Perception Management and Visibility

John and Stan are senior analysts.  Both report to Jane.  John is in the office at 9 AM and leaves at 5 PM.  He gives 100% on the job and produces high-quality work.  Stan arrives to work two hours before and leaves two hours later than John every day, but his work output is half of John’s.

Jane recommends John for a promotion, but her manager Paul is challenging it.  He believes Stan deserves the promotion over John.  Jane is confused since Stan is an average employee at best.  Paul explains that Stan is always first in the office and usually the last to leave, more employees need to be more like him.”  She explains John is more efficient and produces higher quality work, hence the promotion recommendation.

The importance of perception management and visibility plays a vital role in your job.  Stan is perceived to be a hard worker, and John’s work is not visible beyond his manager.  Perception management focuses on active and passive actions that imprint an image of yourself onto others.  In other words, it’s about managing how others perceive you.  If you keep missing deadlines, others will perceive you to be unreliable.  If you act like an idiot, guess what?  Others will see you as an idiot.  On the other hand, positive perceptions may help you to gain visibility in the organization.

Visibility has two components:  your physical presence in the organization, and the visibility of your work and its value.   How often do you walk by or pass certain people in the office and know exactly who they are and what they do?  They are the rock stars of the workplace, yet, they have no idea who you are.  Those people have high presence visibility.  Is your work visible to other middle and senior level managers?  If your contributions are visible to the right people, and they notice the value of them, it may increase the chances of career advancement.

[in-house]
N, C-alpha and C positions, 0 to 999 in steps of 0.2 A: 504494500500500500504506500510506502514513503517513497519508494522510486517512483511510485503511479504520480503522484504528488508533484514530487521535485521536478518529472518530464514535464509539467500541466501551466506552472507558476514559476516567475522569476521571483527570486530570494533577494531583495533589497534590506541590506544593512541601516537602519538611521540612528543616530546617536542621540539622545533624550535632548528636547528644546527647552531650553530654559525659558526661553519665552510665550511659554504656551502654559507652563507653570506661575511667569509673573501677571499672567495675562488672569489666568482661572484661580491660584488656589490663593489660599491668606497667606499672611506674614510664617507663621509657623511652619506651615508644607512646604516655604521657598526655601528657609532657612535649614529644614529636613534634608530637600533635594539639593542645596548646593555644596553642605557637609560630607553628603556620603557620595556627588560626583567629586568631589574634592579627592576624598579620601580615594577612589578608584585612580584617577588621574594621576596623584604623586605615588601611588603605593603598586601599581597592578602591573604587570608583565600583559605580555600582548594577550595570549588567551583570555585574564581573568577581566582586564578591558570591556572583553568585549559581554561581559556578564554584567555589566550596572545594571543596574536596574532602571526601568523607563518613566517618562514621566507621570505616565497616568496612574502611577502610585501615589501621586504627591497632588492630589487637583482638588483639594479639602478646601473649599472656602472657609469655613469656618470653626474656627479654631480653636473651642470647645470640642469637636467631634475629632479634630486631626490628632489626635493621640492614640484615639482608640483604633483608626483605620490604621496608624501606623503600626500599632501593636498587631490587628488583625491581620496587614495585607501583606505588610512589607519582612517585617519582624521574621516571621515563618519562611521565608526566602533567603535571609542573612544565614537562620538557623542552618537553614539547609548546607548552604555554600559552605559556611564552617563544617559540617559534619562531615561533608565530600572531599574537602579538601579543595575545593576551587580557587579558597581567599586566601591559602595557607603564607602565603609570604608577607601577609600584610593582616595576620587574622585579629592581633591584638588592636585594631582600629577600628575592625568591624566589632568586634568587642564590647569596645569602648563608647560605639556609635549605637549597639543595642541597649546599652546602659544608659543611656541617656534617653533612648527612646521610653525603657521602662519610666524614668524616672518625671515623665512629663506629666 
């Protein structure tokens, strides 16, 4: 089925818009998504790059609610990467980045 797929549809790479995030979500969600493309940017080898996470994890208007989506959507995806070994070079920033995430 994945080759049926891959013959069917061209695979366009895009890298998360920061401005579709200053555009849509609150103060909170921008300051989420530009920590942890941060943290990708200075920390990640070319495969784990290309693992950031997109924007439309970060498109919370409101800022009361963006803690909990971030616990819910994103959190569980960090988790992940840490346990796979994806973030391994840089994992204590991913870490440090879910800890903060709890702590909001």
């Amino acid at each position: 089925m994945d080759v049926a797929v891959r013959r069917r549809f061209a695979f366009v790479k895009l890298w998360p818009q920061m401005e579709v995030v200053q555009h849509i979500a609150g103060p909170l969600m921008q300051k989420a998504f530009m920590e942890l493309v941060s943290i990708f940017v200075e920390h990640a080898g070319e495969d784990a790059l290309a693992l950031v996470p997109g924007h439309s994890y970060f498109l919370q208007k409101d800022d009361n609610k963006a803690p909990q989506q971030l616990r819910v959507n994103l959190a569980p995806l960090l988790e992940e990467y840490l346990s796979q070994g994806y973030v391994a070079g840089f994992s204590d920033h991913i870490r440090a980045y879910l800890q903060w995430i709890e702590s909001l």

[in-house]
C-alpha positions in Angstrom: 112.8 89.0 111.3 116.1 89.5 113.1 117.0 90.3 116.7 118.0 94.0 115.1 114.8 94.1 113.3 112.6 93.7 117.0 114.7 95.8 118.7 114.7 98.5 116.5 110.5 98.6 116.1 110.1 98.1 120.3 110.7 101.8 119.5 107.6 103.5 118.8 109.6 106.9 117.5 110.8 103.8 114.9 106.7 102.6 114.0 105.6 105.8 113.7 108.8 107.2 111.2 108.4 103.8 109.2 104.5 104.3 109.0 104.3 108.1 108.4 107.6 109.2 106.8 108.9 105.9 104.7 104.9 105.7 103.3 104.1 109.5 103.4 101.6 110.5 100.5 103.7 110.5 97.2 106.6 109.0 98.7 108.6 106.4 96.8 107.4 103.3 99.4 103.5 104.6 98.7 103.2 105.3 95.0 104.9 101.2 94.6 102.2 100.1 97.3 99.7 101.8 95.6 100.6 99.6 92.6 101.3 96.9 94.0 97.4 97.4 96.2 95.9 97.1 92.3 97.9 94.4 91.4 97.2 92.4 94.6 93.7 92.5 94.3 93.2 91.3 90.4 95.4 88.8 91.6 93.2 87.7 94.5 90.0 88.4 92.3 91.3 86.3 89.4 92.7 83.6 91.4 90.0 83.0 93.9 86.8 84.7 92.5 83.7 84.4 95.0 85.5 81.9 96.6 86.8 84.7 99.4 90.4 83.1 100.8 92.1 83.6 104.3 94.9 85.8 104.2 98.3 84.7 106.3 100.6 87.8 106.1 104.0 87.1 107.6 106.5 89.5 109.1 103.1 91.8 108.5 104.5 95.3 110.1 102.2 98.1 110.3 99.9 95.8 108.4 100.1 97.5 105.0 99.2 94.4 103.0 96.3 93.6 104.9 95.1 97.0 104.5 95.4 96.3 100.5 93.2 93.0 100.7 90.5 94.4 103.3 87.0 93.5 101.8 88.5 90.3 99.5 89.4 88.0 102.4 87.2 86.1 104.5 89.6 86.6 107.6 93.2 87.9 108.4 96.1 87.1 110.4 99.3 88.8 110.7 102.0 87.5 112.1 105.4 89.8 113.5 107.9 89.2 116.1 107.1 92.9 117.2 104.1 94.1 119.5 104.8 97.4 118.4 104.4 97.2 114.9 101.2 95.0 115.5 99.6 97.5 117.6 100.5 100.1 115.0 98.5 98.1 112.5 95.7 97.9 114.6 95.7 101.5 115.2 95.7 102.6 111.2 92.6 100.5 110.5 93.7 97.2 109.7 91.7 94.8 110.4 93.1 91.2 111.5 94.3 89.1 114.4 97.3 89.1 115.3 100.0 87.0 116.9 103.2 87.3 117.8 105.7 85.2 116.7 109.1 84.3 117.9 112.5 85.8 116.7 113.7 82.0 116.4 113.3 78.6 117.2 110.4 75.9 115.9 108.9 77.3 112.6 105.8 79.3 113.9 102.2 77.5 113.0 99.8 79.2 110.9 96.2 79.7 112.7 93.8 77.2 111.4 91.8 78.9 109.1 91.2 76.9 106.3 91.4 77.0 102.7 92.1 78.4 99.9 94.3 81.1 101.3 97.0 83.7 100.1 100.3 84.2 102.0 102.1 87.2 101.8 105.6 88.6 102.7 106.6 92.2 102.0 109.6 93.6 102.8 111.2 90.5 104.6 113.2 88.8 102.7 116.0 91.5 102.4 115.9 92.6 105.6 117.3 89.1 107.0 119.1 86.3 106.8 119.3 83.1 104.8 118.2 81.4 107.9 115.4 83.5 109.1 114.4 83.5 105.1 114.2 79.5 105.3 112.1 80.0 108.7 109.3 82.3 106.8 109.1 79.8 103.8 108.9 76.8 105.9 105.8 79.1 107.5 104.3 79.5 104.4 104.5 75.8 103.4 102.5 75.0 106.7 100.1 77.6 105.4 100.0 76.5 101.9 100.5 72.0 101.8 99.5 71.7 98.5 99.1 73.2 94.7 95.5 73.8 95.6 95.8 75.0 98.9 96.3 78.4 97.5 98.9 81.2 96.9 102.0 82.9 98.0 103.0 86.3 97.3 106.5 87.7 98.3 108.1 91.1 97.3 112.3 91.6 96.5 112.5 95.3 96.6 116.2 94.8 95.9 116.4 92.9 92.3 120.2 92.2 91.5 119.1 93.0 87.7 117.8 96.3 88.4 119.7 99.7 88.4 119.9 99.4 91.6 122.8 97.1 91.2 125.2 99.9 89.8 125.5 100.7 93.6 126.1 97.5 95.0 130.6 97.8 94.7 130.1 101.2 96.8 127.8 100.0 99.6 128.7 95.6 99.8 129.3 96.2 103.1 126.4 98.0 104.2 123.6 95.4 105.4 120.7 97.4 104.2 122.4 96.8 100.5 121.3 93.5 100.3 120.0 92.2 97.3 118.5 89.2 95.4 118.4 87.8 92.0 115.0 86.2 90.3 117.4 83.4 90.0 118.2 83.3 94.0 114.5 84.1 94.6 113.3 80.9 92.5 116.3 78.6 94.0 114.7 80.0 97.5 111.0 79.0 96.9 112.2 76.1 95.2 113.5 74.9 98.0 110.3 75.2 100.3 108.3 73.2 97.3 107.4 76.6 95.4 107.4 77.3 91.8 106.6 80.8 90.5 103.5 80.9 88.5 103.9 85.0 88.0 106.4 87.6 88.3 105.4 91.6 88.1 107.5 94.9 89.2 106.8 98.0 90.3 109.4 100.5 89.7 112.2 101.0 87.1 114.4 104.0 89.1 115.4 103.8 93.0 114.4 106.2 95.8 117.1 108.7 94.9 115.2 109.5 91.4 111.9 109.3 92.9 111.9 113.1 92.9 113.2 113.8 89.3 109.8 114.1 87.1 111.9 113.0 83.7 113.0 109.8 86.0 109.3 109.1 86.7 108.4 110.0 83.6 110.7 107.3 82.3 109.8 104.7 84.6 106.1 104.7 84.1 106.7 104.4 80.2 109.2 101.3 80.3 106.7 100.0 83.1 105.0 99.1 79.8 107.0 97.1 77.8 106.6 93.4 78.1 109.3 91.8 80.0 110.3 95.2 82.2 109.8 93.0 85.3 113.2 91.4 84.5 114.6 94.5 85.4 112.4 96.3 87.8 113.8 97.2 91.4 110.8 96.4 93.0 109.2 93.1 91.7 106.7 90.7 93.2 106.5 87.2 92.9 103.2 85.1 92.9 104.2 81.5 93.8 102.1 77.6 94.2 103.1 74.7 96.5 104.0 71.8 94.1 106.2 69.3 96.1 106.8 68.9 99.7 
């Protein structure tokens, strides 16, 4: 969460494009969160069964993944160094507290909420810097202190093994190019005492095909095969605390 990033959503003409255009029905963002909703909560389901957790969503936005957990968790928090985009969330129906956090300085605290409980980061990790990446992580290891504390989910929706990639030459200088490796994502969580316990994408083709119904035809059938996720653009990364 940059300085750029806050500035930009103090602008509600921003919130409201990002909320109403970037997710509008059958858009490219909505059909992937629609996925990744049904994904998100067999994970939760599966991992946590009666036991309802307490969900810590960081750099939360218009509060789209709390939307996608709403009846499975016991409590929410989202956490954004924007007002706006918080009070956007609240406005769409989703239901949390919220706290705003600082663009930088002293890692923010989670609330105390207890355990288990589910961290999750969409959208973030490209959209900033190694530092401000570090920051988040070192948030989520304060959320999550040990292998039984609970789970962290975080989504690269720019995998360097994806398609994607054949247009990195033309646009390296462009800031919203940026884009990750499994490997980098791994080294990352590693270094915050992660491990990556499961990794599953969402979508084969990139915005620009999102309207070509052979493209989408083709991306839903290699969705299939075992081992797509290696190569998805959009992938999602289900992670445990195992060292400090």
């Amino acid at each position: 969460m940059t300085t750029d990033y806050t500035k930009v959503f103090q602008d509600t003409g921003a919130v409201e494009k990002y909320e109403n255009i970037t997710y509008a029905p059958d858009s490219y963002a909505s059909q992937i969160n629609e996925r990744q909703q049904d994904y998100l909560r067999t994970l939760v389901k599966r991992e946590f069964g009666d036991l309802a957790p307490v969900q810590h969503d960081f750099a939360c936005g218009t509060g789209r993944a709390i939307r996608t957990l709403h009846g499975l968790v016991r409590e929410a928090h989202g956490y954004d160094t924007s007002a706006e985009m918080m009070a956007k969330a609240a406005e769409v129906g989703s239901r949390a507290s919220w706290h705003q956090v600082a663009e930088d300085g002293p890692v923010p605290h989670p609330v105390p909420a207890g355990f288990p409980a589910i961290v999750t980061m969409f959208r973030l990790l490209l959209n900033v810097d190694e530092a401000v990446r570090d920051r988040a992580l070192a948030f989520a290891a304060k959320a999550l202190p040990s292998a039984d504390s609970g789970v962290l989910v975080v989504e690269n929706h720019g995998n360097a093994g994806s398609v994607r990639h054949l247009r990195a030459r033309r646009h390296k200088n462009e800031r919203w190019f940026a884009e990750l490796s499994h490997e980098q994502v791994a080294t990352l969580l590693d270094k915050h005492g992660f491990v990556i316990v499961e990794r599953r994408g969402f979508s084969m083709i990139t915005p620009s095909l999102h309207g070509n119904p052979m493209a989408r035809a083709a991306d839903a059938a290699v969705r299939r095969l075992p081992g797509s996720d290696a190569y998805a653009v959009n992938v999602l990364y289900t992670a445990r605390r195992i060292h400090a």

Increasing visibility may be difficult due to your job position.  For example, what if your role does not require interaction with others and the work produced never leaves the confines of the department?  Look for other avenues in the company to gain visibility.  Participating in company sponsored charity and volunteering events provides an excellent opportunity to meet employees in other departments.  You will instantly improve your visibility with the added benefit that the people you will meet will most likely be from other parts of the organization.  So get out there, meet new people, and let them know who you are and what you do!

Back to the story of John and Stan.  What steps could Jane have taken to justify her recommendation for John’s promotion?  Jane should highlight the team’s accomplishments to her manager throughout the year and give credit to whom it is due.  What could John have done to increase his visibility?  Perhaps, John should have asked Jane how his work is visible to others in the organization.  To put it another way, are his hard efforts recognized beyond his manager?  If not, are there opportunities for his contributions to be more visible in the organization?

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